Desert Messenger

July 7, 2010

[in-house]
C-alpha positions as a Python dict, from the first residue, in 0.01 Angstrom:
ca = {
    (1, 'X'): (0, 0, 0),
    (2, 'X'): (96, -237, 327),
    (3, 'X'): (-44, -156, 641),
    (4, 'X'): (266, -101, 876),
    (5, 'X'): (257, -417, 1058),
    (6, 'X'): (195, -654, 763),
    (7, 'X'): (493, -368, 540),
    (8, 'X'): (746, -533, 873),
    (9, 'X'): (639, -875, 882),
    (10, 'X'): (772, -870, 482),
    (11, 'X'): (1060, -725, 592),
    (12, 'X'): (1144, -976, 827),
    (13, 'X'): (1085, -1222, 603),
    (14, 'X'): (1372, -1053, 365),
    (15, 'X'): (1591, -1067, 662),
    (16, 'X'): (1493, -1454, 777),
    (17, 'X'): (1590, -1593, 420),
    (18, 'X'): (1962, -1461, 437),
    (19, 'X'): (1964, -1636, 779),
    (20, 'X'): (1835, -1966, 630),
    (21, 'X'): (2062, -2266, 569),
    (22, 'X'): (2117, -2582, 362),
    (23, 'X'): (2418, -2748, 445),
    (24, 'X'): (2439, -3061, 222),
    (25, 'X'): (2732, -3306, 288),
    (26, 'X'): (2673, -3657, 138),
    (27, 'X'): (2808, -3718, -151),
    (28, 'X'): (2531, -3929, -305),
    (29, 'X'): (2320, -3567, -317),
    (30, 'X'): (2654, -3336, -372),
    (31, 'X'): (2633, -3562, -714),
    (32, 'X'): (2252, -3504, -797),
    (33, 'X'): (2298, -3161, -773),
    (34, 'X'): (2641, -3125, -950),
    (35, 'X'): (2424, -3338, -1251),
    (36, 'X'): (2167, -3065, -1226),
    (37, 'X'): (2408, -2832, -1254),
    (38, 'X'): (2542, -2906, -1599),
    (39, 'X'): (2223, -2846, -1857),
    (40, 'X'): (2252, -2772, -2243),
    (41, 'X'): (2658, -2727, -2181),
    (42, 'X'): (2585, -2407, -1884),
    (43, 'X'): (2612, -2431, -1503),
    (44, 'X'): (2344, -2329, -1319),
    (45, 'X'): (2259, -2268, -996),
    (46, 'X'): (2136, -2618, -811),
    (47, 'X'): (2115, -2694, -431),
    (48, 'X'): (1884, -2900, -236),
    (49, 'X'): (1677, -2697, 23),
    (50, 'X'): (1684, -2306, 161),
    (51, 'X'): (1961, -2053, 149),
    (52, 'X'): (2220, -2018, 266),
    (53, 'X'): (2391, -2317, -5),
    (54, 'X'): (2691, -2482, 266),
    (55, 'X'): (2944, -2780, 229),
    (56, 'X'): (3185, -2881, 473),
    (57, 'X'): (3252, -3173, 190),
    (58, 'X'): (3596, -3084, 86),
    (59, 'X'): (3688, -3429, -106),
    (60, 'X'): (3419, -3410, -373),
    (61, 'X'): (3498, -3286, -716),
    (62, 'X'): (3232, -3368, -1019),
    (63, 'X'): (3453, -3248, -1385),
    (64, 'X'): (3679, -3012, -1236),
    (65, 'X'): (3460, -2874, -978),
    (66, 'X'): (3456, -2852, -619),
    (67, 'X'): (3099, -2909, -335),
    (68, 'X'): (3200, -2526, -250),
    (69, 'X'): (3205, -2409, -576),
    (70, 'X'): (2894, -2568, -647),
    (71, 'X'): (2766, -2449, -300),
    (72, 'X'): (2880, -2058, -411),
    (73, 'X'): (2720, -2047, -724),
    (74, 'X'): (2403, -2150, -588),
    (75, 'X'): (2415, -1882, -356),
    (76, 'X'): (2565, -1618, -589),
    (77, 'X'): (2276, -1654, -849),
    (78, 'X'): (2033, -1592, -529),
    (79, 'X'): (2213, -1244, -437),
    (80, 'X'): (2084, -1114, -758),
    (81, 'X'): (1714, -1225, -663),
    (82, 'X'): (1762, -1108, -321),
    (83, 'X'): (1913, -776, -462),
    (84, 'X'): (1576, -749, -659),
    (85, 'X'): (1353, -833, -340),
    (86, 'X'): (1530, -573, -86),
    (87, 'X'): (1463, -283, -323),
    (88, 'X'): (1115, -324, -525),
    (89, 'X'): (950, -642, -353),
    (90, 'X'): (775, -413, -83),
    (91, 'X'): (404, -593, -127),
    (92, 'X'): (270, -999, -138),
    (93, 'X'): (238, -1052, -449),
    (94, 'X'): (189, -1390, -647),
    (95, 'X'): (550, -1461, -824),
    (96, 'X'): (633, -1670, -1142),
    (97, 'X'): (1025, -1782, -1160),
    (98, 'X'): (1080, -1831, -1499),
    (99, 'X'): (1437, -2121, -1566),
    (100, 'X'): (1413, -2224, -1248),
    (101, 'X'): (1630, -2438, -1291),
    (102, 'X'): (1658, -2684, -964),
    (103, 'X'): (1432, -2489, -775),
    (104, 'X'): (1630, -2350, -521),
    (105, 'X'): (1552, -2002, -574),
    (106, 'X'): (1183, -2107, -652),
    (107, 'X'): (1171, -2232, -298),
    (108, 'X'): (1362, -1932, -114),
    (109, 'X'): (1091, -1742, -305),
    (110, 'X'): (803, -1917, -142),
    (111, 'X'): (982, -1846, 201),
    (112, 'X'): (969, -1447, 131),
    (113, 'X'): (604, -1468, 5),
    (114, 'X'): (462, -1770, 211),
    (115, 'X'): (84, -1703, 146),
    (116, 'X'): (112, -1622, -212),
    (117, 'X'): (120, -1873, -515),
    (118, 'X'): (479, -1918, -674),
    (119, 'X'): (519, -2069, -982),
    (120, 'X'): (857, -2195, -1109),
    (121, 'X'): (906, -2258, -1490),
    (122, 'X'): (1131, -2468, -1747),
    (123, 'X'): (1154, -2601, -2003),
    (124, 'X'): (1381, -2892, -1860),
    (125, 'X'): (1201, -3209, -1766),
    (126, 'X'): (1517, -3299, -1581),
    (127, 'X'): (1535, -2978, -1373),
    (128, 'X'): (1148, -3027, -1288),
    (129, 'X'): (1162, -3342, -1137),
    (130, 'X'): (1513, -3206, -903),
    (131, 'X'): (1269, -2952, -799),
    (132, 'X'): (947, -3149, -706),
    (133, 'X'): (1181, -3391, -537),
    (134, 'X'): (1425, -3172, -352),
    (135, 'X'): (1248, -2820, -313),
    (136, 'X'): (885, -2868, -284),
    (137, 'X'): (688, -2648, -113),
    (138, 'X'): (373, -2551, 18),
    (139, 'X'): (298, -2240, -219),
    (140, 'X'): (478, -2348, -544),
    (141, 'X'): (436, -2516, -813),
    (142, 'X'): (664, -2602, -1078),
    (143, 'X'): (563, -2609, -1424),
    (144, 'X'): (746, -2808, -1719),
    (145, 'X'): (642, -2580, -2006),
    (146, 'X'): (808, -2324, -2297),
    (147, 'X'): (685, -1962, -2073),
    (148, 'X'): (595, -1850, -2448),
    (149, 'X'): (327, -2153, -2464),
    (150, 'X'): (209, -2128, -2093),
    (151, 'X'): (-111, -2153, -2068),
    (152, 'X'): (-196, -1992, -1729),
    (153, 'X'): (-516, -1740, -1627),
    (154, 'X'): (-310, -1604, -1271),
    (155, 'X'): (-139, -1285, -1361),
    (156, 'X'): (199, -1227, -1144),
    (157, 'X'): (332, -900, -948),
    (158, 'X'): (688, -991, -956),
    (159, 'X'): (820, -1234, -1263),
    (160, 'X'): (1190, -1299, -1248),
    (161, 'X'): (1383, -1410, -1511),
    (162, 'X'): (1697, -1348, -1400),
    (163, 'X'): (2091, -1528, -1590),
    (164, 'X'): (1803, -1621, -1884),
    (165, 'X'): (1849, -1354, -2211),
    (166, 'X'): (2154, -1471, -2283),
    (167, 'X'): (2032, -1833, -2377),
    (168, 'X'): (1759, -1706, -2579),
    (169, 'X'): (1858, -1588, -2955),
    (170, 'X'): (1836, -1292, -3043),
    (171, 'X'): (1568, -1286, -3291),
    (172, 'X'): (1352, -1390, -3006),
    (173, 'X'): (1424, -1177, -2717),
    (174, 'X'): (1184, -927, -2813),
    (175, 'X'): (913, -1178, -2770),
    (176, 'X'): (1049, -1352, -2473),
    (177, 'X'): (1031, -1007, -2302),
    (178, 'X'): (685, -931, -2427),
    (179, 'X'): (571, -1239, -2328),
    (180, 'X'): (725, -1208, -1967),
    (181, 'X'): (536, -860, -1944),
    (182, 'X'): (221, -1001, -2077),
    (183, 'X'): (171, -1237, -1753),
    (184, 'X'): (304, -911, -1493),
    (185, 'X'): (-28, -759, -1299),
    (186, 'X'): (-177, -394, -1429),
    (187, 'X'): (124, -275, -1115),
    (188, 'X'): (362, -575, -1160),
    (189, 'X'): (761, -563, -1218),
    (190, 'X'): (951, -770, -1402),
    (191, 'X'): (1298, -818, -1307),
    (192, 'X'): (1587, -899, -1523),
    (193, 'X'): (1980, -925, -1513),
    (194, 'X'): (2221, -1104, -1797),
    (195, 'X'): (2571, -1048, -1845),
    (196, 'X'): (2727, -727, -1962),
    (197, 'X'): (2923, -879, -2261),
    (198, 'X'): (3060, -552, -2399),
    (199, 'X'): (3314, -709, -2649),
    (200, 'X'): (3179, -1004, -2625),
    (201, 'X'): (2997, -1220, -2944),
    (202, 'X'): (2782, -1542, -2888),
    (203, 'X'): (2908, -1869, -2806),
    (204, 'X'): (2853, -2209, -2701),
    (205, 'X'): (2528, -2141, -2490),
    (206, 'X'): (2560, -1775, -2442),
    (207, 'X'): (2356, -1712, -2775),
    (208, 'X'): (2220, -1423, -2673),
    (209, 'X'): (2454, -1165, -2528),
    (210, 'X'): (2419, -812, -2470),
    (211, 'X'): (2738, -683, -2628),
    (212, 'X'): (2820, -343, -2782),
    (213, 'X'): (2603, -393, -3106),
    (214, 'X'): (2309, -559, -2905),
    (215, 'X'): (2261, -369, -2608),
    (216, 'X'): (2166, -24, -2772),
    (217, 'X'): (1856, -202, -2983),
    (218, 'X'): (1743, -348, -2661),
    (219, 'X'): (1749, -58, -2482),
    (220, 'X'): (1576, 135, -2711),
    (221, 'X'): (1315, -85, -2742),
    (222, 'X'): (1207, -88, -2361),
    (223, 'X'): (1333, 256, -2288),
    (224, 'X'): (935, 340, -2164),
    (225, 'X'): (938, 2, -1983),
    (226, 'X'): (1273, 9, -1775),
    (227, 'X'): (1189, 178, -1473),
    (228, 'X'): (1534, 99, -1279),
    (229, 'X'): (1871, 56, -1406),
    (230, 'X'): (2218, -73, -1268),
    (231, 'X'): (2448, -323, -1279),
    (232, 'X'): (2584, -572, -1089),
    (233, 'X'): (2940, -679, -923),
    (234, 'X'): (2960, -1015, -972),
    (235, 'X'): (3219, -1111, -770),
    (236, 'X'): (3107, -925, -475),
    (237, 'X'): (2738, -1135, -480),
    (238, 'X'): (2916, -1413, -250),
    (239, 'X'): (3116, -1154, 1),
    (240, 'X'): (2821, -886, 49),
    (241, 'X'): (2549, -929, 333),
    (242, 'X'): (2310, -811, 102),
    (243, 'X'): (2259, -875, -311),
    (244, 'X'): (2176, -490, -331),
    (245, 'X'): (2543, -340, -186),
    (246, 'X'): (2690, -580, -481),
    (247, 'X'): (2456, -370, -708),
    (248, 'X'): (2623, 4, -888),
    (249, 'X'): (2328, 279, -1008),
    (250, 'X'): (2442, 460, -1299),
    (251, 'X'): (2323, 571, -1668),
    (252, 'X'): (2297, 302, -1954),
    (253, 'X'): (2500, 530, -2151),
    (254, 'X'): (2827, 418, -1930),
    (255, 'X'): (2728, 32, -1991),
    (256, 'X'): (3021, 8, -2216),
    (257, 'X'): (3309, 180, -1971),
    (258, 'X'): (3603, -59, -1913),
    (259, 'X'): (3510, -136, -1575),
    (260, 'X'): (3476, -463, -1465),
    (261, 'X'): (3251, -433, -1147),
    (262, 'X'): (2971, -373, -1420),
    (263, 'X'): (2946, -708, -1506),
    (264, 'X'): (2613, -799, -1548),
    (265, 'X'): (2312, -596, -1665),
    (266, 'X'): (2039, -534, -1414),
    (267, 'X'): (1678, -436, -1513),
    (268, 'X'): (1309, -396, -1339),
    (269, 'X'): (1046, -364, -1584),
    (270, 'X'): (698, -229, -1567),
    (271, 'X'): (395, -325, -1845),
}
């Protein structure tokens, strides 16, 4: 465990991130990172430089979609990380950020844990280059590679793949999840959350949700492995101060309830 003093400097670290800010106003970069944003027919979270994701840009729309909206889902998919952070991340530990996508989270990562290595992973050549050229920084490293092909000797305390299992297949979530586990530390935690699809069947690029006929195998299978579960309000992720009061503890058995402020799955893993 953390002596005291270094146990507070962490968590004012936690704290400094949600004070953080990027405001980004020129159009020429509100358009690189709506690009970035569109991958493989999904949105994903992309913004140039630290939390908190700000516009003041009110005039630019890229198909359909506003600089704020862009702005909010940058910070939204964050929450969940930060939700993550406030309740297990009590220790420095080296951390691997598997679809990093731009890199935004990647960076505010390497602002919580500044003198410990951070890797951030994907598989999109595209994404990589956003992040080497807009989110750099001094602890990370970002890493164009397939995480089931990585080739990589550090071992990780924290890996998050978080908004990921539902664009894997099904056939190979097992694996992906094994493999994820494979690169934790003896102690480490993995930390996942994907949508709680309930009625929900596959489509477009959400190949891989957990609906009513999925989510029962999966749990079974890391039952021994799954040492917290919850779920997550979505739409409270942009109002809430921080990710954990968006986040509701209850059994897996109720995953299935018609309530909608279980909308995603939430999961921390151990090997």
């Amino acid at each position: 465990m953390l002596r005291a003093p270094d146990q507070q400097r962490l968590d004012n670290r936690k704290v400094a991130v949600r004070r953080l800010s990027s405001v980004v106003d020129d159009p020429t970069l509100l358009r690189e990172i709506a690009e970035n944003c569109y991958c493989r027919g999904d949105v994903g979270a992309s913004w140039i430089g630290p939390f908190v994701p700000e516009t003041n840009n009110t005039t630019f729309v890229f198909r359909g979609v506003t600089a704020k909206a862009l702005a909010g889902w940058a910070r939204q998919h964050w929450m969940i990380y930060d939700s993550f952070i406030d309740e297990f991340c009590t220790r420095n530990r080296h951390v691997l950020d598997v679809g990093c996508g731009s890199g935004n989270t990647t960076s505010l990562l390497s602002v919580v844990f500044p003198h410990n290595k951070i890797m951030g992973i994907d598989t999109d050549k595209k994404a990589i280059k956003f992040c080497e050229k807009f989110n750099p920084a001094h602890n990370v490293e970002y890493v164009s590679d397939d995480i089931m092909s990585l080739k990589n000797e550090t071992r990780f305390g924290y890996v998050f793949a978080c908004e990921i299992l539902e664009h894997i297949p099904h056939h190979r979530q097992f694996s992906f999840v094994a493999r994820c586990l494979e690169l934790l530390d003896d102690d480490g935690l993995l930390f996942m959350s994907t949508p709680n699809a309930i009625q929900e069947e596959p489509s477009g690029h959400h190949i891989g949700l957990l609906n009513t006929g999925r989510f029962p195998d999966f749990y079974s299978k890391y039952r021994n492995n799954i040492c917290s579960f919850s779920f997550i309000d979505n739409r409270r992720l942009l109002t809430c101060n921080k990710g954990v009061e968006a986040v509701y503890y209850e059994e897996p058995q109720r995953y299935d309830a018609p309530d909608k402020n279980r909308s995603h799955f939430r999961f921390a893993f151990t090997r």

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JULY 7, 2010 ���.D�����M��������.��� If you live in Arizona, you are at a First “Cruise In” successful, 2nd planned for July 10 By Joanne Winer Many of us remember what it was like to be a young person in the 50’s and 60’s, when one of the most fun things to do was to get into a hot looking car or other vehicle and go “cruising the drag”, driving up and down the main road in town just showing off your car and meeting with all your friends. This nostalgic pastime was a big part of our lives back then, and many people remember how much fun it was. Last month, Q-Check Shell station in Quartz- site was the place to be when anyone with an antique or classic vehicle got to- gether to have some great fun. It brought back all kinds of memories and lots of just good fun. Lined up around the back parking lot at the Shell station were many beautiful old cars, trucks, motorcycles and even a couple of antique/classic tractors. The owners of these vehicles have spent lots of time and work getting their machines running and remodeled. They should be very proud of the way they look today. These enthusiasts spend countless hours working on their vehicles, and it really shows how dedicated they are to their passion for preserving these antiques and classics. The event was sponsored by the Q-Check Shell, and was the idea of Paul Car- nevale, manager of the station. Owner of the station, Barron Covington, and his wife, Patty were also there to greet everyone. There were lots of great looking vehicles, and many people just came out to see them and enjoy a fun evening talking with neighbors and friends. There will be another “Cruise In” held on July 10 at the Q-Check Shell for any- one who wishes to bring their classic or antique vehicles to show off. There is no fee to be there. It is just a fun evening for everyone. The Q-Check will again have many specials for everyone attending, including hot dogs, drinks and ice cream. If you have a classic or antique vehicle and would like to show it off, please feel free to join in the fun. Everyone is invited to come out and enjoy another great evening on July 10 as they hold their 2nd “Cruise In”. If the interest keeps up, plans are to hold this event every other Saturday night throughout the summer. Perhaps it will be so popular that it will be held through the winter months also. Come on out and join in the fun! FULL SERVICE HAIR CARE Nails by Jo Tanning Bed Open Mon.-Fri. Sat. by appt. 735 W. Cowell, Quartzsite 928-927-5400 higher risk of becoming infected with a deadly fungus which thrives in the deserts of the southwest. Valley Fever (medical name coccidi- oidomycosis or “cocci” for short) is an infection in the lungs caused by a fungus (scientifi c name Coccidioides immitis) that grows in the soil in the southern and central portions of Cali- fornia, Arizona, New Mexico, Texas and the southern portions of Nevada and Utah. Valley Fever is also found in parts of Mexico, Central and South America. According to the Arizona Department of Health Services (AZDHS), the Fun- gus which causes Valley Fever repre- sents 59 percent of the total infectious diseases reported in Arizona this year. According to a recent update from the AZDHS Offi ce of Infectious Disease Services, there have been 4,564 con- fi rmed and probable cases of Valley Fever between the period of January 3, 2010 through June 12, 2010. “Arizona has two thirds of all the in- fections in the United States. There are about 150,000 infections a year P��� 3 Valley Fever on the rise in Arizona and about 100,000 of them occur in our state,” said medical Dr. John D. Galgiani, director of The Valley Fever Center for Excellence at the University of Arizona. The fungus gets into the air from wind, dust storms, digging and other activities. People may get sick if they breathe in the fungus. It can infect the lungs and other parts of the body. The peak Valley Fever seasons occur from June through August and from October through November. Valley Fever can be fatal, especially when it spreads to the brain or spinal column, according to AZDHS. Avoid- ing activities associated with dust and airborne dirt of native desert soil is recommended, but it is not a certain means of prevention. Some occupa- tions recommend wearing masks. Use common sense and stay out of the blowing dust. If you get sick, get it diagnosed and take care of it so it doesn’t get any worse. For more information, visit the Arizona Department of Health Services Valley Fever website: ������������������� ���������������������������� ������������������������������� ��������������������� ������� ������ ���� TM ����������� ���������� ��������������������������������������������� ����������������� ��������������������������� �� ������������������������� �� ������������������������������������ �������������������������� �� �������������������������������������������������������������� ����������������������������� ���������������������������� �������������������������������������� ������������������������������������������� ����������������������������������������� ����������� � �������������������������� ���������������������� �������������� ��������������

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